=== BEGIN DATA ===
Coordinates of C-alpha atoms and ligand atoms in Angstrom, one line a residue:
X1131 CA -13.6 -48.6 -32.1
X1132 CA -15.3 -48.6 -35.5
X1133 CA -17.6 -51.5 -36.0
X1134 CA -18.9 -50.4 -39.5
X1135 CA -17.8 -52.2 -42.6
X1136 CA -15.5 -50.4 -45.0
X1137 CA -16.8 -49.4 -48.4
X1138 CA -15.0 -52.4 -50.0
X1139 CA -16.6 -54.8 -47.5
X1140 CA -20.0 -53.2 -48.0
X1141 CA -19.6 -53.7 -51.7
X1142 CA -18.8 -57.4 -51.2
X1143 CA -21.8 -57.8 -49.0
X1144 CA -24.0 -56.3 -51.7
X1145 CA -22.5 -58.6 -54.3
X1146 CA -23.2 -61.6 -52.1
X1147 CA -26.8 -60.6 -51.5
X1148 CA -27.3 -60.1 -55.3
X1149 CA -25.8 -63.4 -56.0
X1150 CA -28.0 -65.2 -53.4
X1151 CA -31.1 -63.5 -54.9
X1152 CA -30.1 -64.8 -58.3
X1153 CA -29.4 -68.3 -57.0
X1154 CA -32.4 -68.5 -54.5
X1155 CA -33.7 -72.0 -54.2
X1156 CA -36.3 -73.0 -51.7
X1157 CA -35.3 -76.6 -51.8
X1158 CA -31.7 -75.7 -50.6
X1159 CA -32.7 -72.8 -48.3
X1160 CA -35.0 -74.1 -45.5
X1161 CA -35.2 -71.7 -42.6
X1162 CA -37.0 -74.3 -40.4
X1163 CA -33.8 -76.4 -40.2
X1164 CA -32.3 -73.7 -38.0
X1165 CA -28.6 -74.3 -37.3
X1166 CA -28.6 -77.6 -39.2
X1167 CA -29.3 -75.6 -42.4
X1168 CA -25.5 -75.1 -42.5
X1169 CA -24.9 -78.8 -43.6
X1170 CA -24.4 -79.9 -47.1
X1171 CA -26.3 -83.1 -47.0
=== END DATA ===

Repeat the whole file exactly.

Coordinates of C-alpha atoms and ligand atoms in Angstrom, one line a residue:
X1131 CA -13.6 -48.6 -32.1
X1132 CA -15.3 -48.6 -35.5
X1133 CA -17.6 -51.5 -36.0
X1134 CA -18.9 -50.4 -39.5
X1135 CA -17.8 -52.2 -42.6
X1136 CA -15.5 -50.4 -45.0
X1137 CA -16.8 -49.4 -48.4
X1138 CA -15.0 -52.4 -50.0
X1139 CA -16.6 -54.8 -47.5
X1140 CA -20.0 -53.2 -48.0
X1141 CA -19.6 -53.7 -51.7
X1142 CA -18.8 -57.4 -51.2
X1143 CA -21.8 -57.8 -49.0
X1144 CA -24.0 -56.3 -51.7
X1145 CA -22.5 -58.6 -54.3
X1146 CA -23.2 -61.6 -52.1
X1147 CA -26.8 -60.6 -51.5
X1148 CA -27.3 -60.1 -55.3
X1149 CA -25.8 -63.4 -56.0
X1150 CA -28.0 -65.2 -53.4
X1151 CA -31.1 -63.5 -54.9
X1152 CA -30.1 -64.8 -58.3
X1153 CA -29.4 -68.3 -57.0
X1154 CA -32.4 -68.5 -54.5
X1155 CA -33.7 -72.0 -54.2
X1156 CA -36.3 -73.0 -51.7
X1157 CA -35.3 -76.6 -51.8
X1158 CA -31.7 -75.7 -50.6
X1159 CA -32.7 -72.8 -48.3
X1160 CA -35.0 -74.1 -45.5
X1161 CA -35.2 -71.7 -42.6
X1162 CA -37.0 -74.3 -40.4
X1163 CA -33.8 -76.4 -40.2
X1164 CA -32.3 -73.7 -38.0
X1165 CA -28.6 -74.3 -37.3
X1166 CA -28.6 -77.6 -39.2
X1167 CA -29.3 -75.6 -42.4
X1168 CA -25.5 -75.1 -42.5
X1169 CA -24.9 -78.8 -43.6
X1170 CA -24.4 -79.9 -47.1
X1171 CA -26.3 -83.1 -47.0